Still, the airlines show no sign of slowing that practice. In 2007, the first year ancillary revenue was tracked by a company called IdeaWorksCompany, the 10 airlines worldwide that earned the most, generated $2.1bn from various ancillary revenue sources. In 2017, the last year for which figures are available, that figure had soared to $29.7bn, an increase of more than 1,400 percent.

In fact, according to that report, nearly half of Spirit’s total revenue (46.6 percent) came from the ancillary revenue sources.

There are things that arguably should be à la carte, such as in-flight meals, alcoholic beverages and use of Wi-Fi. But many of us chafe at having to pay to check a bag. I bristle when an airline wants to charge me to reserve my seat in advance, and it makes me absolutely furious that different fees apply to reserve different seats within the same cabin class. I see that as greed, pure and simple.

In its campaign to rid itself of what little regulation it currently has, the airlines asked the government to reverse the Department of Transportation (DOT) rule that requires them to offer free cancellation privileges within 24 hours of ticket purchase, within certain parameters.


Retail operations ranging from upmarket chains like Nordstrom (NYSE:JWN) to warehouse giant Costco (NASDAQ:COST) all provide refunds on purchased goods that aren’t used or are unsatisfactory. Why should airlines be the exception? In fact, allowing them to refuse refunds or cancellations after a mere 24 hours is already a gift. Why not 14 days? Or 30 days, as with many retailers?

As most people are aware, “transparency” has become the rallying cry in many business and government sectors. U.S. airlines, by contrast, seem to favor obfuscation.

Late in 2017, the DOT instituted a Request for Information (RFI) that would have enabled it to review the transparency of U.S. airlines’ pricing practices, which have become increasingly arcane. In addition, airlines are withholding pricing information from third-party metasites. Those practices reduce consumer choice by making it exceedingly more difficult to comparison shop for the best flight at the lowest price in a simple and efficient way.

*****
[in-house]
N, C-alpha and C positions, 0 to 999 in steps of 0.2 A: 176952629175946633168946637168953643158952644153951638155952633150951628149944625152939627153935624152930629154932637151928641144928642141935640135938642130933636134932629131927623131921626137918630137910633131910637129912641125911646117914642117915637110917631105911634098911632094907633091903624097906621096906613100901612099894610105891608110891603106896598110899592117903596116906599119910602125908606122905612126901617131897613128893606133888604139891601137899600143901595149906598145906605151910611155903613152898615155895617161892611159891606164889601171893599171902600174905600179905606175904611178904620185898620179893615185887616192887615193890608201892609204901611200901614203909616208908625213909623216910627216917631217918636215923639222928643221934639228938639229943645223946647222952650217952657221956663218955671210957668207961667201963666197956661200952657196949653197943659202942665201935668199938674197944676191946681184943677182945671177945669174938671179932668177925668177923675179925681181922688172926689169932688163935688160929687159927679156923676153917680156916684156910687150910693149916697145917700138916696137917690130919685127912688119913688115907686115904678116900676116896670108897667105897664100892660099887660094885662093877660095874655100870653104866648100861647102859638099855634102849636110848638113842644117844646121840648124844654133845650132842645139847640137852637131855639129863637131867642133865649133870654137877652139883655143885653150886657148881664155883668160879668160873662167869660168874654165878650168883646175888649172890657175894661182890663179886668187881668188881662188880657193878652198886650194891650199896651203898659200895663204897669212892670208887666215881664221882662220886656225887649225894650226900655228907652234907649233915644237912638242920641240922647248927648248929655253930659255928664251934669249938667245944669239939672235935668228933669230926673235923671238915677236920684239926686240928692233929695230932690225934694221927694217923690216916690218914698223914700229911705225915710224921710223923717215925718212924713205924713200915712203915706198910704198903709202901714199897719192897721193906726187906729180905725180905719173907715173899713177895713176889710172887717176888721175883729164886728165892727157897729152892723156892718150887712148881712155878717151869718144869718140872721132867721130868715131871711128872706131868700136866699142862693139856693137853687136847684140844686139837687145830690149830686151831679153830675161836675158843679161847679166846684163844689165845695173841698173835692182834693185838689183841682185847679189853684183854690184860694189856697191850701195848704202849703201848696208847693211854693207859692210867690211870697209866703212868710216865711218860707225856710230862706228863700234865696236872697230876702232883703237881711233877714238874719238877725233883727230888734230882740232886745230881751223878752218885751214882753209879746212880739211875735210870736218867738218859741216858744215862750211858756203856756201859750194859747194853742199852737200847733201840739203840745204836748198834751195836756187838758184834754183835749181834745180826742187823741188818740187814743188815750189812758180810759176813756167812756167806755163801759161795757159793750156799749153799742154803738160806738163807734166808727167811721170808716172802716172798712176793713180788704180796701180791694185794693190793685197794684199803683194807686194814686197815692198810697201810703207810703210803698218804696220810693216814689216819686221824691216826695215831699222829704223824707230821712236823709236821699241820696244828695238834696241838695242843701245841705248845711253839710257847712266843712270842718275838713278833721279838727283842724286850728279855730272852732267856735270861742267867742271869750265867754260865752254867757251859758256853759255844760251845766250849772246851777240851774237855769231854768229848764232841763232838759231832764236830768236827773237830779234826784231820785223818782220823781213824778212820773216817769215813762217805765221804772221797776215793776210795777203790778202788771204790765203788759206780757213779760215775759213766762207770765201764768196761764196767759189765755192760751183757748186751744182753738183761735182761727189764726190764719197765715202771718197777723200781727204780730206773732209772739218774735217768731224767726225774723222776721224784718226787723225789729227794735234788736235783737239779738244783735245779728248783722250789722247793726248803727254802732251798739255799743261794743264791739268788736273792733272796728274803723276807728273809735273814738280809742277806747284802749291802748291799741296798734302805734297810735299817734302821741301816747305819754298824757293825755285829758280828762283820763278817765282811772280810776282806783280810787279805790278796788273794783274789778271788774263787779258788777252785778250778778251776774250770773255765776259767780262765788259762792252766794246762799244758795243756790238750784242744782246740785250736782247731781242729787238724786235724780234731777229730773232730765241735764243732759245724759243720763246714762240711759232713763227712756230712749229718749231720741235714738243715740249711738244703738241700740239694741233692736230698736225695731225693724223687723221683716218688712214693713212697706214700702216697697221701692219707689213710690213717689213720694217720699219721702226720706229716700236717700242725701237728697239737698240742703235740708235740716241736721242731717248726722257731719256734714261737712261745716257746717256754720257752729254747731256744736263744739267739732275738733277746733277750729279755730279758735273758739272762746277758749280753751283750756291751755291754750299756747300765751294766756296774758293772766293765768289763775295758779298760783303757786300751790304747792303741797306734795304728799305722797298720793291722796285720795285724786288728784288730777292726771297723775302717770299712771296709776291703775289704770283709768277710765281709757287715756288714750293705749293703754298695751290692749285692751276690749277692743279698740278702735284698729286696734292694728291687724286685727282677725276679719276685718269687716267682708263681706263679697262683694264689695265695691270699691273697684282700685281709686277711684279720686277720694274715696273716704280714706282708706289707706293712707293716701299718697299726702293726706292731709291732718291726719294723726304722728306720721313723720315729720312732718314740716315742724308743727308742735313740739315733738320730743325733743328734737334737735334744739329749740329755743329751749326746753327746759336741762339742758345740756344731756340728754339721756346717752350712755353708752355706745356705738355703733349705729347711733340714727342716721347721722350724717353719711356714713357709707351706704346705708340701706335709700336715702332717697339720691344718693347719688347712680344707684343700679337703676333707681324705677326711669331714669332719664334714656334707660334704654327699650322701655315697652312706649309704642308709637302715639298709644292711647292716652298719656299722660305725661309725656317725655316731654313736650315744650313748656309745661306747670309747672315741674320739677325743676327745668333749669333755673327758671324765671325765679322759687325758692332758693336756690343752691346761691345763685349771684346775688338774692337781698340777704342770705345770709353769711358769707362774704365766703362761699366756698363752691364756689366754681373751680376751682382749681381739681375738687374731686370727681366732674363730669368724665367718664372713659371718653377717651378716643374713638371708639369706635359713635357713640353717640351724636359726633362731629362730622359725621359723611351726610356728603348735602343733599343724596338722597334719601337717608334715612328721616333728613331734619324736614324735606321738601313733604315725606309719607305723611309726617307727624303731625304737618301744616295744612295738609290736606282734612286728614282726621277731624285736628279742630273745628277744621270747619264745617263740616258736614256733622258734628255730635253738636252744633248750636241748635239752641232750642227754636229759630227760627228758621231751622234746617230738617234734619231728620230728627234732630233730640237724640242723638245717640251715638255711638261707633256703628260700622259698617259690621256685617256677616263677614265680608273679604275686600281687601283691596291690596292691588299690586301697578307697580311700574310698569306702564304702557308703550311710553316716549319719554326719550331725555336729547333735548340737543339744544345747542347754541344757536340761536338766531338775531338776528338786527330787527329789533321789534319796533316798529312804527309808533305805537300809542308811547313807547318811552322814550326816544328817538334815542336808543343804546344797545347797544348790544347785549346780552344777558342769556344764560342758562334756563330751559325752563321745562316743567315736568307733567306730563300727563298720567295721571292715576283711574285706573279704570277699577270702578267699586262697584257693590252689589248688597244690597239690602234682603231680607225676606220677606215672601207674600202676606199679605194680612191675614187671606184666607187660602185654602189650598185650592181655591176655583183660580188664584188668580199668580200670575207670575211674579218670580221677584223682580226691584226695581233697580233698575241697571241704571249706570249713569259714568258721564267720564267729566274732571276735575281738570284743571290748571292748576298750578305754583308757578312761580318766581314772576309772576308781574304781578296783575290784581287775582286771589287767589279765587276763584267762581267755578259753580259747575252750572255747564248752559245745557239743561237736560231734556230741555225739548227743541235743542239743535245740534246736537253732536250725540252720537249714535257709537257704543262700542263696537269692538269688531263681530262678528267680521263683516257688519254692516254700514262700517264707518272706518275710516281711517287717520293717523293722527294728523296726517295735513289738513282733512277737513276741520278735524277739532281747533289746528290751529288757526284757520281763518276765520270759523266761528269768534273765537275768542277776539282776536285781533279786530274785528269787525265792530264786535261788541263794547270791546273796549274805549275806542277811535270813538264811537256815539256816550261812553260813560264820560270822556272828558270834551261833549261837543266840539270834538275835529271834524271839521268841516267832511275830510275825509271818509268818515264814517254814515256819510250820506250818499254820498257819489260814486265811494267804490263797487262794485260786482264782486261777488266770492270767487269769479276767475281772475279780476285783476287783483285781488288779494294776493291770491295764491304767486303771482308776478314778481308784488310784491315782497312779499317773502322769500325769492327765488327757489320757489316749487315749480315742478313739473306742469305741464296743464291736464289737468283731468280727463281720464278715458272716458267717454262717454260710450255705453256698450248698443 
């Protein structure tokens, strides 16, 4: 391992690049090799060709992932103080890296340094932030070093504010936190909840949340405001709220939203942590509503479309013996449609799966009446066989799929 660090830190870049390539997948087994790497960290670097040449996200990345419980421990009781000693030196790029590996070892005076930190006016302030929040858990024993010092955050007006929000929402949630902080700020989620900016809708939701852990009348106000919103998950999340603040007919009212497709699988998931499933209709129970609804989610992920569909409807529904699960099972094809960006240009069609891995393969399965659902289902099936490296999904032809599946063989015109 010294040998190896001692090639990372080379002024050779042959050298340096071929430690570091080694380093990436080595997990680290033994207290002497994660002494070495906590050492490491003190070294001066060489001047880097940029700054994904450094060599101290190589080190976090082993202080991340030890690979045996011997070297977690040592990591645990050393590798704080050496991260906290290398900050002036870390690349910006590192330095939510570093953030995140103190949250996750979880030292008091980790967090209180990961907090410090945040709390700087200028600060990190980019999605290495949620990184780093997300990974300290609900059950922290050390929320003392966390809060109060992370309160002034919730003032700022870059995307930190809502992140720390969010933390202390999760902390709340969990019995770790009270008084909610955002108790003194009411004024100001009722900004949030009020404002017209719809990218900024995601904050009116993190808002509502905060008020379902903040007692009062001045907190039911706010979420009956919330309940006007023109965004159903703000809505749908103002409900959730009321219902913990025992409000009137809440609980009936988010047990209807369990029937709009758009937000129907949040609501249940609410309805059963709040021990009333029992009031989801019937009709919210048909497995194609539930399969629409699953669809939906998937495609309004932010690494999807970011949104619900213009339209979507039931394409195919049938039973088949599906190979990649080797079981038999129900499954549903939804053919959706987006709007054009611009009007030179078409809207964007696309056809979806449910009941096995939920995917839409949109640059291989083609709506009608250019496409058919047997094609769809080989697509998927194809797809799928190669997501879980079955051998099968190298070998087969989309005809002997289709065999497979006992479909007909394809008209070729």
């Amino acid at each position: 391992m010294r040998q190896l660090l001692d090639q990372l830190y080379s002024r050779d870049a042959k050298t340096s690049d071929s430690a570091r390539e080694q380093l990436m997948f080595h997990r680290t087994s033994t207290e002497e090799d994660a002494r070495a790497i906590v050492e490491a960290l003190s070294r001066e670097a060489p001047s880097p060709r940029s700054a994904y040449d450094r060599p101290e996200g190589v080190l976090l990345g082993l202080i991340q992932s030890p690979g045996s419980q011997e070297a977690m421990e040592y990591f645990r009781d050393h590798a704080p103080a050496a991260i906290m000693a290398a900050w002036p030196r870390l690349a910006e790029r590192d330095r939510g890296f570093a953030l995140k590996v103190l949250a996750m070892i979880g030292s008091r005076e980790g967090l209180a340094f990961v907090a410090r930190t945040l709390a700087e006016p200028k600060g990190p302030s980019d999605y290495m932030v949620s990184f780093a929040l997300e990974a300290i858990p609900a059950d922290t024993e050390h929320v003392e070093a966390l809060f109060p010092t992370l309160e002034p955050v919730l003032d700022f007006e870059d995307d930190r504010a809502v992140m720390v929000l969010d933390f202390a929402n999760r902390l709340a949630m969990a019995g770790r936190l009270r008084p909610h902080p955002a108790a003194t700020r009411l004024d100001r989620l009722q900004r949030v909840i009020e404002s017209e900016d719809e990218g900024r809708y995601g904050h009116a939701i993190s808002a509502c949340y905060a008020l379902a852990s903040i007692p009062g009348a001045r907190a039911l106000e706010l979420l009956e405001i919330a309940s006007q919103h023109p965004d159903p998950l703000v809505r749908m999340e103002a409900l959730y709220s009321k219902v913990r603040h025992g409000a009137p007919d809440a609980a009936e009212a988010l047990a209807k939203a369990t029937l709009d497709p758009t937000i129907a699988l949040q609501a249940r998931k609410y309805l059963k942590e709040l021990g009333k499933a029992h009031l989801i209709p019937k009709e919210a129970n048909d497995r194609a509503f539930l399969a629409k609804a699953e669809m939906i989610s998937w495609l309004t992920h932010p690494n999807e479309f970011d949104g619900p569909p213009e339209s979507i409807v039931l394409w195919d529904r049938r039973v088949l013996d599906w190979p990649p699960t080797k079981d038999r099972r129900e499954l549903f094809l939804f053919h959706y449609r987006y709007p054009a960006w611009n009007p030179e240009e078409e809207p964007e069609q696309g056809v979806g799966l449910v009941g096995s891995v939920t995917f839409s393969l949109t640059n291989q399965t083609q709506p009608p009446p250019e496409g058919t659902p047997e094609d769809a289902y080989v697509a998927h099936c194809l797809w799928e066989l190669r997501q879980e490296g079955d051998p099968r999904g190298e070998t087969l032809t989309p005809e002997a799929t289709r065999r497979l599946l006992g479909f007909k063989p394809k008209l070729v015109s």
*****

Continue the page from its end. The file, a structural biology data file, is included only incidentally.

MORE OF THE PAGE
However, the DOT suspended the RFI without explanation before the end of the public comment period.

Given the success of its lobbying efforts to date, nothing is likely to change in the public’s favor unless we travelers, whether business or leisure, petition our elected officials to reign in this industry that seems hell-bent on raking in maximum revenue while providing the absolute minimum in terms of service.

If that was any other company’s business model, I dare say it would soon be out of business.

Short of a return to the days of almost total control under the Civil Aeronautics Board (during which the industry enjoyed a greater number of profitable years than under the current deregulated scheme), legislation ensuring pricing transparency, modestly comfortable seating and some rational, almost-all-in pricing would be most welcome indeed by those of us who travel by air.

Even better would be legislation modeled after the European Union’s EU 261, which sets compensation levels for airline passengers who are delayed. With the exception of force majeure events, delayed passengers may be eligible for between €125 and €600 in compensation from their carrier depending on the length of their flight and the length of the delay.

But first, baby steps.

Contact your senator and representative and let them know that you, too, think the U.S. airline industry needs more, not less, regulation.

Oh, and that comic? It showed a flight attendant pushing a cart down the aisle and saying, "Would anyone care for some toilet paper? You, ma'am? That will be $10."

I won't be surprised when it happens.

Visit my main page at TheTravelPro.us for more news, reviews, and personal observations on the world of upmarket travel.

Photo by Carl Dombek